According to the NY Post, town lore traces the mascot's origin to a local reporter who was impressed by the school's not-very-tall basketball team beating larger opponents nearly a century ago. The school has faced public pressure to drop the nickname. There's also the Putnam County Midgets in Unionville, Mo., which some say was so named because it was a small rural team.
The National Federation of State High School Associations explains that the Nimrod mascot represents an outdoorsman and has biblical roots - Nimrod was a mighty hunter and the son of Cush and great-grandson of Noah. Watersmeet, presumably where the waters meet, sits on the Ontonagon River near the Ottawa National Forest and hunting is popular in the area. The basketball team's unusual name has gotten them in commercials on ESPN and the subject of a documentary, "Nimrod Nation."
Centralia High School and community were hit hard by the Great Depression, the basketball team wore mismatched uniforms to a state tournament. A Chicago sportswriter said "they looked like a bunch of orphans but they sure could play basketball," according to USA Today. The girls' teams are called the Annies.
Camas High Papermakers
The Papermakers mascot is a humanized mechanical paper-rolling machine, which commemorates the town's founding industry, the production of paper goods at the Georgia Pacific paper mill.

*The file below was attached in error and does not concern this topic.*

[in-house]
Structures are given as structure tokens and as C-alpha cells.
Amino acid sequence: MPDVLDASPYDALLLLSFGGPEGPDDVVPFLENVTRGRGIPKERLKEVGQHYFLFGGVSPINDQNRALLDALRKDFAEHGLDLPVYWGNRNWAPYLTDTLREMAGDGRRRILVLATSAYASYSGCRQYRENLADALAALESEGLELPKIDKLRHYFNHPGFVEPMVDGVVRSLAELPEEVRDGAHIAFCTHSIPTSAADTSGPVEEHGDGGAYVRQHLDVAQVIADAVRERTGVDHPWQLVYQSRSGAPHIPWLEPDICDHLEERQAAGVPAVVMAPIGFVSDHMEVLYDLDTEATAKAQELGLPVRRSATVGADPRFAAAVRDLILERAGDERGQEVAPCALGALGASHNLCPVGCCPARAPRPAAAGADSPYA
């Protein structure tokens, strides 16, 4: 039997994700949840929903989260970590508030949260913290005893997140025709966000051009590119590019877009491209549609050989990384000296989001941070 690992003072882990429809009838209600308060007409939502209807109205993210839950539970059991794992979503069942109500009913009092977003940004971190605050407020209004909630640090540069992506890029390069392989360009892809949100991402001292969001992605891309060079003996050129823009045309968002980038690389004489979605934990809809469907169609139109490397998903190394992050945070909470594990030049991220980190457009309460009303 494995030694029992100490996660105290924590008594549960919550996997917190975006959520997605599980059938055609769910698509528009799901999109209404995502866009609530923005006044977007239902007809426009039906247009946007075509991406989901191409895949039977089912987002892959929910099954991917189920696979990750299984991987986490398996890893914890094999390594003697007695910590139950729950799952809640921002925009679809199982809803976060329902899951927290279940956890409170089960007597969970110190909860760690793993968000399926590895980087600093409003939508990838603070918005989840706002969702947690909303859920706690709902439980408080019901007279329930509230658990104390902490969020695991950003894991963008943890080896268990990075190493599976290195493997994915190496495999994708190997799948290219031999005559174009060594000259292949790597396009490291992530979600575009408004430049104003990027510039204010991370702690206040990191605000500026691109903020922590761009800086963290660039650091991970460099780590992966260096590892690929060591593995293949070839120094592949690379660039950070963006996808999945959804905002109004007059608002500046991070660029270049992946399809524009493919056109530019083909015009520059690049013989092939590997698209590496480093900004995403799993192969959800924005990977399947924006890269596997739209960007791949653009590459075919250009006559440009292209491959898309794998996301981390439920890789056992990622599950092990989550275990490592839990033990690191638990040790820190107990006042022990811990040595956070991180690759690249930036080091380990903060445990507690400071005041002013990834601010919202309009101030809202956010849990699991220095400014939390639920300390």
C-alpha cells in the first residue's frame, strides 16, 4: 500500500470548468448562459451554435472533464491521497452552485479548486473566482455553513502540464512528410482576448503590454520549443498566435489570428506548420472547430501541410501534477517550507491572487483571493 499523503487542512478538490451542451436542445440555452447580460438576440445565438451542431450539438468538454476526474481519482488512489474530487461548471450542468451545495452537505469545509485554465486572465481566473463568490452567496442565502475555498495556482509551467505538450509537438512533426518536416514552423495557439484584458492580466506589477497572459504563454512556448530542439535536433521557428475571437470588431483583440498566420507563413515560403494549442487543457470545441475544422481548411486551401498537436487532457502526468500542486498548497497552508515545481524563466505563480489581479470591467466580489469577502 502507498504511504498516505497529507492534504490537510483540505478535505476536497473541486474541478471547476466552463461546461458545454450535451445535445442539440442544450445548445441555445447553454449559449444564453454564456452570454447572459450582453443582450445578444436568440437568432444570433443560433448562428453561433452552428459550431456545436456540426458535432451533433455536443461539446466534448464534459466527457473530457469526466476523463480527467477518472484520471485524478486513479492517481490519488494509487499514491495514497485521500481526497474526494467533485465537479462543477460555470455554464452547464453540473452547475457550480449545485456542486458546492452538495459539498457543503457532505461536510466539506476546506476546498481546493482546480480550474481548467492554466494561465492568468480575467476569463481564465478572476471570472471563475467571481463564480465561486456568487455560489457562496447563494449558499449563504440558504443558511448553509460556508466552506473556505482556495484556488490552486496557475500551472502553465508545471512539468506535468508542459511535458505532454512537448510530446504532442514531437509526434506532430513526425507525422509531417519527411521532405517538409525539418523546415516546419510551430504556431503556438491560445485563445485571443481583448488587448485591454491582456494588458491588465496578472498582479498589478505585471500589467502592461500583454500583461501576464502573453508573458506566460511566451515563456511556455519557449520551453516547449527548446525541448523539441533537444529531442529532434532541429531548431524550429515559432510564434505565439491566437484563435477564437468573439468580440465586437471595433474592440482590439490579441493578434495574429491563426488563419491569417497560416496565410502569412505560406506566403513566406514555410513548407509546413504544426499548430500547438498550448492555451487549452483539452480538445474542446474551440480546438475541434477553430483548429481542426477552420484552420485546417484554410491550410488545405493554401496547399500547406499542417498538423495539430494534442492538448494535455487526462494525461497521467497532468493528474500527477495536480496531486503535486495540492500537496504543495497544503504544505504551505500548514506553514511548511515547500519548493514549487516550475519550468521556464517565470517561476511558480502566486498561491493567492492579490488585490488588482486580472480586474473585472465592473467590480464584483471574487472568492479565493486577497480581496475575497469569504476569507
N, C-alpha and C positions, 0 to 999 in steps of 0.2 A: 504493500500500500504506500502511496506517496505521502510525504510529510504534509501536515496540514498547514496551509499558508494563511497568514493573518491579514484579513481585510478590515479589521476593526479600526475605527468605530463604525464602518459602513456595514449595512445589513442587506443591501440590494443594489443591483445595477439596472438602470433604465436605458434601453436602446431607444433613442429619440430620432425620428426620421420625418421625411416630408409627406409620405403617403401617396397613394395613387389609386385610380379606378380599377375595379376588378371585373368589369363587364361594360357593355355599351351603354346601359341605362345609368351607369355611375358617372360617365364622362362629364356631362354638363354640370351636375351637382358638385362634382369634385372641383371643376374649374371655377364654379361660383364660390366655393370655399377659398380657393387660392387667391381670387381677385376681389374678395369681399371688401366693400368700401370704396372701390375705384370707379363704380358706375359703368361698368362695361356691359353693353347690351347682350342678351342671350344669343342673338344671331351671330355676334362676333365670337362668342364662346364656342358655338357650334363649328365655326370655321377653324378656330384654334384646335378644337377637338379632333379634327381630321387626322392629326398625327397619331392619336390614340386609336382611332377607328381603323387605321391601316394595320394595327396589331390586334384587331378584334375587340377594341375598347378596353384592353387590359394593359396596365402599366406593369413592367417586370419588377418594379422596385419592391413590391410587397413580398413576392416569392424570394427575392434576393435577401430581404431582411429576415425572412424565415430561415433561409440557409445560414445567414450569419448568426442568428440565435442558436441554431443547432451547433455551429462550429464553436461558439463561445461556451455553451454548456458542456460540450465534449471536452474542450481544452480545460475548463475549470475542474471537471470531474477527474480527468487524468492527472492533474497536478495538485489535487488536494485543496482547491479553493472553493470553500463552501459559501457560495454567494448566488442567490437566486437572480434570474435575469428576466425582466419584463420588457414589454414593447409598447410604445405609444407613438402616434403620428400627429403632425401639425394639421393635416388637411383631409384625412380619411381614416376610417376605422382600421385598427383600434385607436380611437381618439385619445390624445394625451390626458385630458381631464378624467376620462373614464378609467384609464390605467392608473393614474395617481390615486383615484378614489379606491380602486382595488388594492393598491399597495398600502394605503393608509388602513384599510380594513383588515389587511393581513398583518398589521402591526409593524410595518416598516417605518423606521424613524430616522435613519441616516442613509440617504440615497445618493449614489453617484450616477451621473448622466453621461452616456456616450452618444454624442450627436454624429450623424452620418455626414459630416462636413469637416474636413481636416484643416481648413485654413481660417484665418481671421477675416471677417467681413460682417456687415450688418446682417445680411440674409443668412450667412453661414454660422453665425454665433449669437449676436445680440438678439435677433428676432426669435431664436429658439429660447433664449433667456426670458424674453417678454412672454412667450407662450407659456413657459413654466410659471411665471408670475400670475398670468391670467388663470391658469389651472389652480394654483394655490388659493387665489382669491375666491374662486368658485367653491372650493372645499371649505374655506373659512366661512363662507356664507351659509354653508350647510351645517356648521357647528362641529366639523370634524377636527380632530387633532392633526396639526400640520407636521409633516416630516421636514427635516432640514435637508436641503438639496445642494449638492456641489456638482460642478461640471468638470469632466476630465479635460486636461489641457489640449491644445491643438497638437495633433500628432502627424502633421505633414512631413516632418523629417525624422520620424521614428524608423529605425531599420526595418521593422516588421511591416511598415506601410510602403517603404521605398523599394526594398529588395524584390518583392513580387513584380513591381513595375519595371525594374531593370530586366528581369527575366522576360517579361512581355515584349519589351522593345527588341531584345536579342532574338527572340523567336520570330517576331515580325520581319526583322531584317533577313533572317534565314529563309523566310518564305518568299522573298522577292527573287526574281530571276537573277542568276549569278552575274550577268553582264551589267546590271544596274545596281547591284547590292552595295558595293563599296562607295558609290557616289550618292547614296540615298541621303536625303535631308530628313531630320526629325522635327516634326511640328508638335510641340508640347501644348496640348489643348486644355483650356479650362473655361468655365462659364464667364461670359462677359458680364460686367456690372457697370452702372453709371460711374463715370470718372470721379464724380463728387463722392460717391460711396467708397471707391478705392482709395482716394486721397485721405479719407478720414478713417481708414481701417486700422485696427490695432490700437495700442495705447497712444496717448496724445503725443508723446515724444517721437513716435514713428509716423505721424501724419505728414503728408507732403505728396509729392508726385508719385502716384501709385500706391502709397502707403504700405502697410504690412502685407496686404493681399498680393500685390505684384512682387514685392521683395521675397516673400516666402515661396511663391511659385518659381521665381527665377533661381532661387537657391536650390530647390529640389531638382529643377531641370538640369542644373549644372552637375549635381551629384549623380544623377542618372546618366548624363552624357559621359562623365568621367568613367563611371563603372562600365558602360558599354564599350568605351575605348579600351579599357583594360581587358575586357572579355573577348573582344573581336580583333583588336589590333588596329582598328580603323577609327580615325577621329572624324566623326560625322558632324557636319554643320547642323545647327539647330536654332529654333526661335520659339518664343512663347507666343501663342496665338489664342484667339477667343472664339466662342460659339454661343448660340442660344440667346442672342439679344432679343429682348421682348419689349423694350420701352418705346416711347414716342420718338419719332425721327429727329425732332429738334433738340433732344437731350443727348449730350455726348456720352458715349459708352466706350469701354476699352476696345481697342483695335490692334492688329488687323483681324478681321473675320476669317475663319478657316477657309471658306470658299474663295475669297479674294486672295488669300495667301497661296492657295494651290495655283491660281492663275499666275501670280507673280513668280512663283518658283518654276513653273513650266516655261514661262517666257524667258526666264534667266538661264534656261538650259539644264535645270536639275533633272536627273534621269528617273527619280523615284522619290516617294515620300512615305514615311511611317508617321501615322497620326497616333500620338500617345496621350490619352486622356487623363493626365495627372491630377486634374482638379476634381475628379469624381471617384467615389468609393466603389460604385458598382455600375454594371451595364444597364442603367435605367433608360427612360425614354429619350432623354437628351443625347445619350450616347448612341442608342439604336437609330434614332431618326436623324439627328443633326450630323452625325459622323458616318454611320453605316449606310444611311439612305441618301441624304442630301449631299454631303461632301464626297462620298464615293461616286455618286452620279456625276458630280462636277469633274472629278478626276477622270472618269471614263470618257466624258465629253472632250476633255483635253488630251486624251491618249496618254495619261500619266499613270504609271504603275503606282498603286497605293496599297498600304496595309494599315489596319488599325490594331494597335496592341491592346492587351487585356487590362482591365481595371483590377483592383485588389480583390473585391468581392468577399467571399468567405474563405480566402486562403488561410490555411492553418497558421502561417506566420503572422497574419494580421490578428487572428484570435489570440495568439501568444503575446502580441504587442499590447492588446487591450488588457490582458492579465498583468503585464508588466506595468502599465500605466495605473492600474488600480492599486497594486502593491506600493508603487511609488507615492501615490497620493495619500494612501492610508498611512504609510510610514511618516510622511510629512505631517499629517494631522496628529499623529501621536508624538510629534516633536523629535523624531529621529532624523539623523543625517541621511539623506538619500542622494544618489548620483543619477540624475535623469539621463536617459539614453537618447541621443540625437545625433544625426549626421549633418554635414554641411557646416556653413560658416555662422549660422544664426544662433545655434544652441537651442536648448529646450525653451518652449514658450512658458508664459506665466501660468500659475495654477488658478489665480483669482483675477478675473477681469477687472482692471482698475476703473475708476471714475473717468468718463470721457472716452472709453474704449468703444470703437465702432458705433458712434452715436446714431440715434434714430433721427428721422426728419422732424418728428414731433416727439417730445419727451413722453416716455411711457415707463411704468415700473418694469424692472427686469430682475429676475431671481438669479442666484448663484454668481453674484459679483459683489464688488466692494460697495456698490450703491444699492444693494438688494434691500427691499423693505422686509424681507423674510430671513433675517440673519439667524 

The Rapp Brothers Pottery Works opened in the early 1920s in Morton, Ill., hence the Morton High Potters. The mascot is a guy with a pot for a head.
The Freeport Pretzels
Freeport is known as "Pretzel City, USA" due to the convoluted manner in which the streets were laid out in its early history.
They're fast. Enough said. There are also Speedgirls.
Tarpon Springs Spongers
Tarpon Springs, Fla.
The mascot reflects the town's history of sponge diving. This statue on the waterfront commemorates the local sponge divers. The mascot features an antique diving helmet.
In the early 1900s both potatoes and prunes were big crops in Ridgefield. They went with potatoes. The name Spudder has been the symbol of the school ever since.
A swather is a farm implement that mows down hay or grain. The swather mascot arose around 1970, to pay tribute to the agricultural equipment company that plays an important part in the town's economy.
New Braunfels High School Unicorns
New Braunfels, Texas
The unicorn was originally taken from the coat of arms of Prince Carl of Solms-Braunfels, as a nod to the city's German roots. It was later discovered that the coat of arms depicted a lion instead, but the mascot stuck, according to Keller Williams Realty in New Braunfels.
Brewer High Witches
According to the city of Brewer, the origin of the name is unknown. Early yearbooks show that the school's teams had no mascot at first, for a brief period they were called the Tigers, the in the mid-1930s Witches just "showed up."